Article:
Neurology India
menu-bar5 Open access journal indexed with Index Medicus
  Users online: 3760  
 Home | Login 
About Editorial board Articlesmenu-bullet NSI Publicationsmenu-bullet Search Instructions Online Submission Subscribe Videos Etcetera Contact
  Navigate Here 
 Resource Links
    Similar in PUBMED
   Search Pubmed for
   Search in Google Scholar for
    Article in PDF (316 KB)
    Citation Manager
    Access Statistics
    Reader Comments
    Email Alert *
    Add to My List *
* Registration required (free)  

  In this Article

 Article Access Statistics
    PDF Downloaded98    
    Comments [Add]    
    Cited by others 4    

Recommend this journal


Table of Contents    
Year : 2011  |  Volume : 59  |  Issue : 2  |  Page : 226-228

Human umbilical cord blood-derived mesenchymal stem cells and their effect on gliomas

Professor of Neuropathology, Department of Neuropathology, National Institute of Mental Health and Neuro Sciences, Bangalore, India

Date of Submission17-Mar-2011
Date of Decision17-Mar-2011
Date of Acceptance17-Mar-2011
Date of Web Publication7-Apr-2011

Correspondence Address:
S K Shankar
Professor of Neuropathology, Department of Neuropathology, National Institute of Mental Health and Neuro Sciences, Bangalore-560 029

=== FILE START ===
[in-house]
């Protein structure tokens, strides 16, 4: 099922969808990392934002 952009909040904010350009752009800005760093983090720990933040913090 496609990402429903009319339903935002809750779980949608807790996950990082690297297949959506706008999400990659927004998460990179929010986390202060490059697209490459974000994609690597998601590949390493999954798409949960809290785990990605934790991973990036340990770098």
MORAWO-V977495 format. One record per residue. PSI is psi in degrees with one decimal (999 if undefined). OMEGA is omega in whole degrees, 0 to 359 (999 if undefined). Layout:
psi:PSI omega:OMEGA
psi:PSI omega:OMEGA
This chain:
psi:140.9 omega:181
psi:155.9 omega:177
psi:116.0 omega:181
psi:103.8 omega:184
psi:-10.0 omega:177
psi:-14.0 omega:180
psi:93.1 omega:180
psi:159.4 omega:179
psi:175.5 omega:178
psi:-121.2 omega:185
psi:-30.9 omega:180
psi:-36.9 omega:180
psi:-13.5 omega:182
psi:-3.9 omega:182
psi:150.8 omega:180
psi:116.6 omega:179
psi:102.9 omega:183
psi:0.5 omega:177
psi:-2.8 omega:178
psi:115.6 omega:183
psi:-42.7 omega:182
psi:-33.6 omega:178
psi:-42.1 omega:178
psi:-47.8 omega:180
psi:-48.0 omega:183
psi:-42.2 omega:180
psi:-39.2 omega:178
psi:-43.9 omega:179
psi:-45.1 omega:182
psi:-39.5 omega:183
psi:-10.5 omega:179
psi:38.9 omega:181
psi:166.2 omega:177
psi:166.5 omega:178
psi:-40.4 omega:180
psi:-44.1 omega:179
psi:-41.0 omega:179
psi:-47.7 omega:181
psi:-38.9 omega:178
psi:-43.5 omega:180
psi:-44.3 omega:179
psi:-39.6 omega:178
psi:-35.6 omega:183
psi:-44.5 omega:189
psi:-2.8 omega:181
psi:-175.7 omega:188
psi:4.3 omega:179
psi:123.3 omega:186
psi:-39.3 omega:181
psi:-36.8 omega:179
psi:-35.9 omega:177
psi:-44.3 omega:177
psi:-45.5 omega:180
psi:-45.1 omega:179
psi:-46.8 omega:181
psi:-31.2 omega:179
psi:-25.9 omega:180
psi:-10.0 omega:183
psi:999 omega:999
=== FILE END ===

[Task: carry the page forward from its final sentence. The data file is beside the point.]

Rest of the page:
Login to access the Email id

Source of Support: None, Conflict of Interest: None

DOI: 10.4103/0028-3886.79126

Rights and Permissions

How to cite this article:
Shankar S K. Human umbilical cord blood-derived mesenchymal stem cells and their effect on gliomas. Neurol India 2011;59:226-8

How to cite this URL:
Shankar S K. Human umbilical cord blood-derived mesenchymal stem cells and their effect on gliomas. Neurol India [serial online] 2011 [cited 2020 Jul 8];59:226-8. Available from:

Glioblastoma in adults and pediatric brain tumors have become one of the favored vehicles for cancer stem cell hypothesis. There is compelling evidence that human glioblastoma is a heterogeneous tumor composed of lineage committed tumor cells and a subpopulation of cancer stem cells. These tumor-initiating stem cells have a high tumorogenic potential and low proliferationrate. [1],[2],[3],[4],[5] Glioma stem cells are found to be essentially similar to normal stem cells expressing CD133 stem cell marker. Cancer stem cells derived from human tumors and cell lines are capable of recapitulating original polyclonal tumor when transplanted into immunodeficient nude mice, indicating the synergistic influence of immune suppression on tumor implantation. It is well recognized that cancer stem cells can be enriched and harvested from many human tumor biopsy specimens using the CD133 (Prominin - 1) as a cell surface marker. Yet a subpopulation of CD133 negative stem cells exist with low turnover rate and tumorogenic propensity. [4],[6],[7] These cancer stem cells contribute to tumor radio/chemo resistance by an increase in DNA repair capacity through preferential activation of DNA damage response check points. [8] Bao et al, have shown that L1CAM (neural cell adhesion molecules - L1, CD 171, which regulates neural cell growth, survival, migration, axonal outgrowth and neurite outgrowth) is essential for growth and survival of CD133 positive glioma stem cells, both in vivo and in vitro, thus suggesting to be a possible therapeutic target to suppress the tumor growth. [9]